"I don't know how you do it, I've never been much
of a runner".
Every time I hear a patient say the above statement to me, I always want to reply with, "Well neither was I." As a kid, running was something I loathed. The only time you could get me to run was in some form of sport, like soccer or basketball. I ran track for my local parish, but mainly did it so I could hang out with my friends outside of school. For some reason, I just didn't take much pride in it. If I won a 400 meter race it was cool, but to beat a girl down the court to score a lay-up? That was amazing.
As I got older things changed. On a personal note, a family member passed away when I was 17 and the way I dealt with it was by literally running away from my feelings. As I've grown up, it has become my way working away some of the stresses of daily life. There is just something so comforting about going outside, enjoying some fresh air and getting my heart rate going. And the best part of it is, you can do it alone or with someone else. I know my sister Kristen is always there if I need to talk something out over a run or if I just need a pace car since I'm horrible at pacing myself.
Running isn't perfect though and I tell my patients that. There are drawbacks and potential injuries if not done properly. So here are a few pointers if you decide to give a five miler or another race a try.
1) Have realistic goals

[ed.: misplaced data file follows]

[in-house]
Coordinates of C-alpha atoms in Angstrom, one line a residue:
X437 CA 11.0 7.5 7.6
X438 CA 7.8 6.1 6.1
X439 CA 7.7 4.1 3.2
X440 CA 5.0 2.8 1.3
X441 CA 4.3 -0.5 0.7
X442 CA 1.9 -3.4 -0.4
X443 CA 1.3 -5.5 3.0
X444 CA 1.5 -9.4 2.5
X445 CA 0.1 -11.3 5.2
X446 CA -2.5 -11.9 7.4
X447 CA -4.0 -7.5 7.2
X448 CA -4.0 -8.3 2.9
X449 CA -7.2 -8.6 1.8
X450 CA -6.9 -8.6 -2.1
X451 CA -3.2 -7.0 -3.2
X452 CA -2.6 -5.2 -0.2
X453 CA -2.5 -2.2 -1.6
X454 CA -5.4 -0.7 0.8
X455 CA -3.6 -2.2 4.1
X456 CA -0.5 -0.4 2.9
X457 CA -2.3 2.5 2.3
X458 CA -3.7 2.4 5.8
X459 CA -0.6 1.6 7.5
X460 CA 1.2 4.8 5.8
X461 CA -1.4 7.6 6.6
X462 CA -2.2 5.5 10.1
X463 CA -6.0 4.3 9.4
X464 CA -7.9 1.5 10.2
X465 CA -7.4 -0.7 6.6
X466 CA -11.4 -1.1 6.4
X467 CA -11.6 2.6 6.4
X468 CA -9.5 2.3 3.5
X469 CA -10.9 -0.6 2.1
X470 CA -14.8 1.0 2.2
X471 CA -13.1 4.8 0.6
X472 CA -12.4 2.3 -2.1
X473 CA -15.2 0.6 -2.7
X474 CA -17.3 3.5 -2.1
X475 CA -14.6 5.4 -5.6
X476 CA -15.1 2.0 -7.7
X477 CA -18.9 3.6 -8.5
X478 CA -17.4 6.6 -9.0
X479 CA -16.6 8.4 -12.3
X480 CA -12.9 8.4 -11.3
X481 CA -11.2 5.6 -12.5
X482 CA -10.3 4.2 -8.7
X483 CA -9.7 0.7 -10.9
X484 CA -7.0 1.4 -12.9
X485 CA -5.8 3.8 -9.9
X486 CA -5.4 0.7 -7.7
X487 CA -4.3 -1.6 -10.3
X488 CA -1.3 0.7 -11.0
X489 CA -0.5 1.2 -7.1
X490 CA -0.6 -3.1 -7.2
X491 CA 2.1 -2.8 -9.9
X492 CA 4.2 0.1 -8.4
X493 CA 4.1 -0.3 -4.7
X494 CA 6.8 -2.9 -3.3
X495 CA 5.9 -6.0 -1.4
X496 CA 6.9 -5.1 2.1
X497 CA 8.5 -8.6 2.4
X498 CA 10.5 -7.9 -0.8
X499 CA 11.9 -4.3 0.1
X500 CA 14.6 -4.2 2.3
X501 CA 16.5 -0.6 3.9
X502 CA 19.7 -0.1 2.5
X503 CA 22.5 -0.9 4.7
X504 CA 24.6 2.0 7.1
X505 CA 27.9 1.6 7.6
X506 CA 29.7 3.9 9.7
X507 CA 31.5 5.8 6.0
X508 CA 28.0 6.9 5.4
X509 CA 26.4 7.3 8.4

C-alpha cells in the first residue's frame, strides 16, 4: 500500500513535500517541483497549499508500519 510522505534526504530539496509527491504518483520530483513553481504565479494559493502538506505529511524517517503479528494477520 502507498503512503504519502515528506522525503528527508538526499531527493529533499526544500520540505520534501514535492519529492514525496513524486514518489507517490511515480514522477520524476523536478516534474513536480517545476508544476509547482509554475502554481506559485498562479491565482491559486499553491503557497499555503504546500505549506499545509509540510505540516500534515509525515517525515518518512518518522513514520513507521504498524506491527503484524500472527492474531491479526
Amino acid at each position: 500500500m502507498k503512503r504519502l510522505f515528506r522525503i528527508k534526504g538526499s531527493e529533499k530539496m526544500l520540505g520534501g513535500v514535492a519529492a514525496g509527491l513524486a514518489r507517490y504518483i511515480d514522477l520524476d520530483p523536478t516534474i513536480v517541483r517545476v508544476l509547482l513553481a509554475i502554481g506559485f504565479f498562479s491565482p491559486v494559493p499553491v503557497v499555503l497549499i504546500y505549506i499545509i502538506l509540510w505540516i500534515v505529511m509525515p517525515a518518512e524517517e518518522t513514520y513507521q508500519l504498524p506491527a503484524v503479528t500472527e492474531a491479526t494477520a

People train years for marathons so don't be upset that you aren't ready for one in a couple months. Starting small and progressing in intervals helps stress the body appropriately and prevent injuries.
2) Proper footwear As a runner, your feet are taking a lot pressure. Make sure to treat them kindly and you'll be able to reach your goals without getting injured.
3) Strength Training
Running is amazing for heart health. However, it can cause some changes in muscles. Since it is a very linear activity, muscles that are needed for knee and ankle stability tend to get neglected. If you're not sure what muscles need work or how to work them properly, I know a few PTs that would be willing to help…
Stretch everything in your legs. Once again, since running is a linear activity muscle tend to get overused and tight which can cause discomfort or injury.
5) Proper hydration. As we get into the warmer months especially, make sure you are drinking enough water. Poor hydration can lead to dehydration and muscle cramping.
These are just a few pointers about how to start running. If you have any questions, please feel free to contact any one of the PTs at PTW. Another amazing resource at PTW to help start running is the Alter G Anti-Gravity Treadmill.
If you're training for any race (like the Broad Street Re-Run) or just putting a lot of miles on the pavement, the Alter G is helpful to take some of the pressure off your joints while maintaining that cardio heart rate.
PTW’s Lauren Nederostek, PT, DPT is the Clinical Supervisor at our Montgomeryville clinic. For an initial evaluation, call Steph at 215 855 1160 today!
Sign Up for this year's Broad Street ReRun online at www.broadstreetrerun.com! Online registration ends Wednesday, May 16th!